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Councillor Questions the Future Provision of the Borough’s Leisure Facilities

Published on: 12 Nov, 2021
Updated on: 12 Nov, 2021

Guildford Spectrum in Stoke Park

By Emily Coady Stemp

local democracy reporter

A Labour councillor is questioning the future provision of leisure services in Guildford following the latest annual report on GBC’s contract with Freedom Leisure, the company which manages three of the major leisure facilities in the borough.

Cllr James Walsh

James Walsh, a borough councillor for Stoke, said today (November 12): “Although there is a two-year extension to Freedom Leisure’s 10-year contract, we will soon have the opportunity to look at getting the best deal for our residents.

“I understand that there will be a range of options for how the Spectrum, Lido and Ash Manor could be run and I have requested that these are considered before a decision is made.”

“Our facilities clearly need greater investment and I’m not sure that the current arrangement is the best way of making sure that happens.”

His comment comes in the wake of debate on the annual report at GBC’s Overview & Scrutiny Committee, which met on Tuesday (November 9). Cllr Walsh is its vice-chair.

The committee acknowledged that the 2020-21 annual report accounted for only 16 weeks of trading due to lockdowns and restrictions.

Freedom Leisure runs facilities at Guildford Spectrum, Guildford Lido and Ash Manor Sports Centre as part of a ten-year deal that is now coming to an end.

During the pandemic, many costs have been waived for Freedom Leisure, including the management fee of just under £1.2 million a year which Freedom Leisure would normally pay the council, and business rates relief to almost £150,000.

As well as using the government furlough scheme, the borough council has provided, so far, Covid support funding to Freedom Leisure of just over £2.6 million.

The company also successfully applied for just over £267,000 in National Leisure Recovery Funding from central government.

Jonathan Sewell, head of Culture, Heritage and Leisure at Guildford Borough Council, said the council was exploring options for how to run leisure facilities in the borough in the future, but that the current contract was in the process of being extended for a further two years.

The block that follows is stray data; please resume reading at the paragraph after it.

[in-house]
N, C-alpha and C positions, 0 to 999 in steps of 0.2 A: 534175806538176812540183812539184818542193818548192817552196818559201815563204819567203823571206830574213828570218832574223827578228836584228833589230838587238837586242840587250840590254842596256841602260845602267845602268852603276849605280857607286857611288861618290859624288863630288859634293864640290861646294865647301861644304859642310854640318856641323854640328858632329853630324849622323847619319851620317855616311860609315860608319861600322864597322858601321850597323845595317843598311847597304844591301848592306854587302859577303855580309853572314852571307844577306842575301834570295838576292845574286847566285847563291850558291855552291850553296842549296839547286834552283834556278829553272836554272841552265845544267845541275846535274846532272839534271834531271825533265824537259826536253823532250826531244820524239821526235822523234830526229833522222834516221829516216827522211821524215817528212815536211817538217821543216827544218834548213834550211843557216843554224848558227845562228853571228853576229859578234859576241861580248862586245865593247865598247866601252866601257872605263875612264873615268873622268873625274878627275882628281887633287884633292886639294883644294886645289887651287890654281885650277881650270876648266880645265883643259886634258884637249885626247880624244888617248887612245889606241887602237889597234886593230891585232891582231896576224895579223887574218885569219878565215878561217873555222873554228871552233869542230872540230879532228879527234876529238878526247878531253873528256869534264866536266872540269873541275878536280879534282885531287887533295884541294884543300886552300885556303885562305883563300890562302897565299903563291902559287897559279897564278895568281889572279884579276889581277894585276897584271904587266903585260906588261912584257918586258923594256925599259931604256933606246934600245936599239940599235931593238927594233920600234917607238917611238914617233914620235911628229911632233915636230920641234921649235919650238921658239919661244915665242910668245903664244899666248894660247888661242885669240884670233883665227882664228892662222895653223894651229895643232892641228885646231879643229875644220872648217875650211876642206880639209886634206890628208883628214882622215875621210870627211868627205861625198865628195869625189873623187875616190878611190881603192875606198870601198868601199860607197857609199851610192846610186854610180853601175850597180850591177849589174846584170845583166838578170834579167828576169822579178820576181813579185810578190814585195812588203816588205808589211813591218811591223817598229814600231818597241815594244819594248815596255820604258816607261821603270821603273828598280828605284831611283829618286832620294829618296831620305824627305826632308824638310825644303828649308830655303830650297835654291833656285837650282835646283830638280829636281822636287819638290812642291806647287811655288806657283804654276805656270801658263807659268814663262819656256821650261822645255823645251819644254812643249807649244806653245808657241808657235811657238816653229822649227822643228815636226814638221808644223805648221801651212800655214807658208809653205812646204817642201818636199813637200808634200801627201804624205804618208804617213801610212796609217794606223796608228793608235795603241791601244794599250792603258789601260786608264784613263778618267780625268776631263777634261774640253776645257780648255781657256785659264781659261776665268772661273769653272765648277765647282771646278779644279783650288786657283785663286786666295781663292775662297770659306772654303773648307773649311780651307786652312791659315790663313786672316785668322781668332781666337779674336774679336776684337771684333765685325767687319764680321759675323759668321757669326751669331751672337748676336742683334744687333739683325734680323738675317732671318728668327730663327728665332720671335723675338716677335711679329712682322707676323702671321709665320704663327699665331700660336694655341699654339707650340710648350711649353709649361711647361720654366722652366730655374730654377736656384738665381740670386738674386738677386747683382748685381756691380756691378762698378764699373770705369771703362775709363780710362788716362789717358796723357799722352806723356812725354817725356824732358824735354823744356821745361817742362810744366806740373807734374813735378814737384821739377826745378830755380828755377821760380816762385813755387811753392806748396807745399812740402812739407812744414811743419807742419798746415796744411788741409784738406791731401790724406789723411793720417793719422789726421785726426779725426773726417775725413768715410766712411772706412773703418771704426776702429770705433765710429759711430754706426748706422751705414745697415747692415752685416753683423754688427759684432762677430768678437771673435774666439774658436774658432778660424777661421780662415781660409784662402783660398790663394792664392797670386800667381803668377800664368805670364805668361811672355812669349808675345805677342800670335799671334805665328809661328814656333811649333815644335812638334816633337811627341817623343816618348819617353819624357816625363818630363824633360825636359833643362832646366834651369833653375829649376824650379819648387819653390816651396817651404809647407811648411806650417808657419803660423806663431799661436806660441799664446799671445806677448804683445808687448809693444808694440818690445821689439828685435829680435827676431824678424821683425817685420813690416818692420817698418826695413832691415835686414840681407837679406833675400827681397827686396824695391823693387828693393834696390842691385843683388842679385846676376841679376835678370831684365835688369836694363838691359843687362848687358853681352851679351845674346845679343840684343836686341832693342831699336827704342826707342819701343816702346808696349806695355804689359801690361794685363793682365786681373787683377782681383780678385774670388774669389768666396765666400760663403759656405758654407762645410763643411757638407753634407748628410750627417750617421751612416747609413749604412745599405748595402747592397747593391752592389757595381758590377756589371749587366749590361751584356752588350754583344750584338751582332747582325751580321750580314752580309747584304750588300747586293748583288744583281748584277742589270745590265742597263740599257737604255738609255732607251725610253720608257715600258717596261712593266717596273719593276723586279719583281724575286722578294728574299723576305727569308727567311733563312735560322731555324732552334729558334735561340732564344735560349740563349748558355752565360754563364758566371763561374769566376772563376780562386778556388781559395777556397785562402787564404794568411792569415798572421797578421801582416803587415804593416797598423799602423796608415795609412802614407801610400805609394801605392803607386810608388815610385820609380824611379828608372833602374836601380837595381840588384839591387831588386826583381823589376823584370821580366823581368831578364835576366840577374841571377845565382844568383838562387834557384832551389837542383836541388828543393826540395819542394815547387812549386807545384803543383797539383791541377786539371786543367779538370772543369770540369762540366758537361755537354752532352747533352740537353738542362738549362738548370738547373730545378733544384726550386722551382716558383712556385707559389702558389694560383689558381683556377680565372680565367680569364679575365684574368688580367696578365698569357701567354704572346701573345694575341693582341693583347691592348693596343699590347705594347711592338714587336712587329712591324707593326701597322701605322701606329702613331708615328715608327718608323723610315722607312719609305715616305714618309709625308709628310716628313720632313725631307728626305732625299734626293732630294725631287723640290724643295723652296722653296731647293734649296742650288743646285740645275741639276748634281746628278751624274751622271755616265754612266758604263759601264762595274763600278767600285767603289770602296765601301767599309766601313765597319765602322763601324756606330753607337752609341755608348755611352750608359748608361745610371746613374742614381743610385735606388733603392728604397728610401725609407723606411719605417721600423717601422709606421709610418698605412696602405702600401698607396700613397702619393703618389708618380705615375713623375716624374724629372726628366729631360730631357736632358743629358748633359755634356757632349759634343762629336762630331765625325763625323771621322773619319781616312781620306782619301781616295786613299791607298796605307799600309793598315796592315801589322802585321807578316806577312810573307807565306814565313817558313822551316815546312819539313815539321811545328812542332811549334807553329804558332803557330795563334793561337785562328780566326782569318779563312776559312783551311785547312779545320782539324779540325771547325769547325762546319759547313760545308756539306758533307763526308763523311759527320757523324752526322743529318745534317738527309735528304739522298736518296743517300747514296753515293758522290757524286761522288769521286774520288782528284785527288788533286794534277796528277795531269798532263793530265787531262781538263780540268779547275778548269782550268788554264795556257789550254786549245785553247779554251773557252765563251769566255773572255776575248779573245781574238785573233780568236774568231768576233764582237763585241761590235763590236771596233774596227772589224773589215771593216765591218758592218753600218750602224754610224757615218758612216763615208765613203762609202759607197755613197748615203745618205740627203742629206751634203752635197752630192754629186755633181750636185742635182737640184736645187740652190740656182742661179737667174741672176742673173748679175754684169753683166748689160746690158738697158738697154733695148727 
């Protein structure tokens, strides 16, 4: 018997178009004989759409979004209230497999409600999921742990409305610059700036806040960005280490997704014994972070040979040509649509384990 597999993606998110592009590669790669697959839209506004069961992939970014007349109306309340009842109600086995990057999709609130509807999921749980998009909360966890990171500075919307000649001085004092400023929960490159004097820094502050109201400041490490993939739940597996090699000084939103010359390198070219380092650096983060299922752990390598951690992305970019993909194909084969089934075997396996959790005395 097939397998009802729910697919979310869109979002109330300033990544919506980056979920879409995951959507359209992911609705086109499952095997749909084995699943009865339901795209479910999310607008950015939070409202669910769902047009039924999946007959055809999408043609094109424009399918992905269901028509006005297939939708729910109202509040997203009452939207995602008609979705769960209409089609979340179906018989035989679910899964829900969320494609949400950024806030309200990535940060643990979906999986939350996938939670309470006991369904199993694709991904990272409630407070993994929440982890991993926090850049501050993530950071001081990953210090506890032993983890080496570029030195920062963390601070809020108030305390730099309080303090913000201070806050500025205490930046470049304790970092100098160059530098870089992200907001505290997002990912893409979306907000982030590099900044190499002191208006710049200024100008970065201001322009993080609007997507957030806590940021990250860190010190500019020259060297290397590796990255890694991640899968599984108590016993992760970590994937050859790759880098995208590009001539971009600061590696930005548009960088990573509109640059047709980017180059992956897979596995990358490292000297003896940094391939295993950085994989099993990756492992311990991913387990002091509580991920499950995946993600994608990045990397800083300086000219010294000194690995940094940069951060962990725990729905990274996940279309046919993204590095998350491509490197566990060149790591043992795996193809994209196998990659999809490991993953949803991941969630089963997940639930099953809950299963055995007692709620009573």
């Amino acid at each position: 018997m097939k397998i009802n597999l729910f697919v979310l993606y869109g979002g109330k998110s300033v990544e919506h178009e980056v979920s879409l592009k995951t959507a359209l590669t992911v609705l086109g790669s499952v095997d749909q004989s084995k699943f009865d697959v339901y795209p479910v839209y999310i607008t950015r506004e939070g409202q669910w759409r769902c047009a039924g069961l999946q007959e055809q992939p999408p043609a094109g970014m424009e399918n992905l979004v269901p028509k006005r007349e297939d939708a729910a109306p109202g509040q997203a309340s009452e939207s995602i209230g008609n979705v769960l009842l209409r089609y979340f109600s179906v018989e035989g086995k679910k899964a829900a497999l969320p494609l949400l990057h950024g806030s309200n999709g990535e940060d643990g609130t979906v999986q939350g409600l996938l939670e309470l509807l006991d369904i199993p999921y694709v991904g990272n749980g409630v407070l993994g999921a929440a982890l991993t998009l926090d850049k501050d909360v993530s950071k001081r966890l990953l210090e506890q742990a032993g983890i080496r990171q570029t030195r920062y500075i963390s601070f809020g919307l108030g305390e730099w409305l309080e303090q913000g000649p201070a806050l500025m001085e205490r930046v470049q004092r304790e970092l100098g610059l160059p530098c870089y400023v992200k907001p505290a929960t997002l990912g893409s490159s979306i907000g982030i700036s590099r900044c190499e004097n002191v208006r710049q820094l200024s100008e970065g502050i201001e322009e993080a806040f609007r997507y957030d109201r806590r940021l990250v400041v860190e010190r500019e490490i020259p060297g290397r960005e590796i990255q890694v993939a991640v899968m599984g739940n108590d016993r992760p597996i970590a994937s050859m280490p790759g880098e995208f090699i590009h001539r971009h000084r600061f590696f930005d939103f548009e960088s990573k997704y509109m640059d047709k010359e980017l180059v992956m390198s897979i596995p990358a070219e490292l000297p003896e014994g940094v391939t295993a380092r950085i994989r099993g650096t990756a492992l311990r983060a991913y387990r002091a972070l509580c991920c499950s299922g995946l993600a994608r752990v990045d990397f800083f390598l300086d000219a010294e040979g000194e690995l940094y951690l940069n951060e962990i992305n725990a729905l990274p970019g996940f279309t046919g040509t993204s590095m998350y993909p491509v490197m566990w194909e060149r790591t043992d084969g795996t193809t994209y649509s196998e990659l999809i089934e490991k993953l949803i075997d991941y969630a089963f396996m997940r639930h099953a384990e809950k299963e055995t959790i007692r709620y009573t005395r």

He said at the end of this time the market should be in a better place with the sector recovering and he hoped that the pandemic would be behind us.

Options available for running leisure facilities included working with Waverley Borough Council – the two authorities now share a joint chief executive – operation by a wholly-owned council company or bringing the service in house, though he admitted this did not seem likely.

The council’s ten-year leisure partnership with Greenwich Leisure Ltd began in November 2011. Greenwich Leisure Ltd subcontracted the service to Freedom Leisure. Both companies are not-for-profit organisations.

During the meeting, Cllr Walsh highlighted a line in the annual report which said: “In the opinion of the client team, the operation of the venues has been broadly within the acceptable parameters of the contract,” saying it was hardly a glowing endorsement of how the contract had been run.

Mr Sewell said: “I think we ran it better if I am really honest but I am biased.

“I think for a day to day operation the venues are quite well run. The issue is with asset management and available funding to invest in different venues.”

He said the structure of the arrangements was such that it encouraged the private sector – including not-for-profits – to put in their best possible bid but then not have the resources to maintain the facilities.

He added: “They are driven by competing on the marketplace to win the tender to put in their best possible offer and then it puts strain on the amount of money available for reinvestment into the facility.”

Officers said a report will be due at the end of November into future options, but warned councillors it will be high-level rather than detailed.

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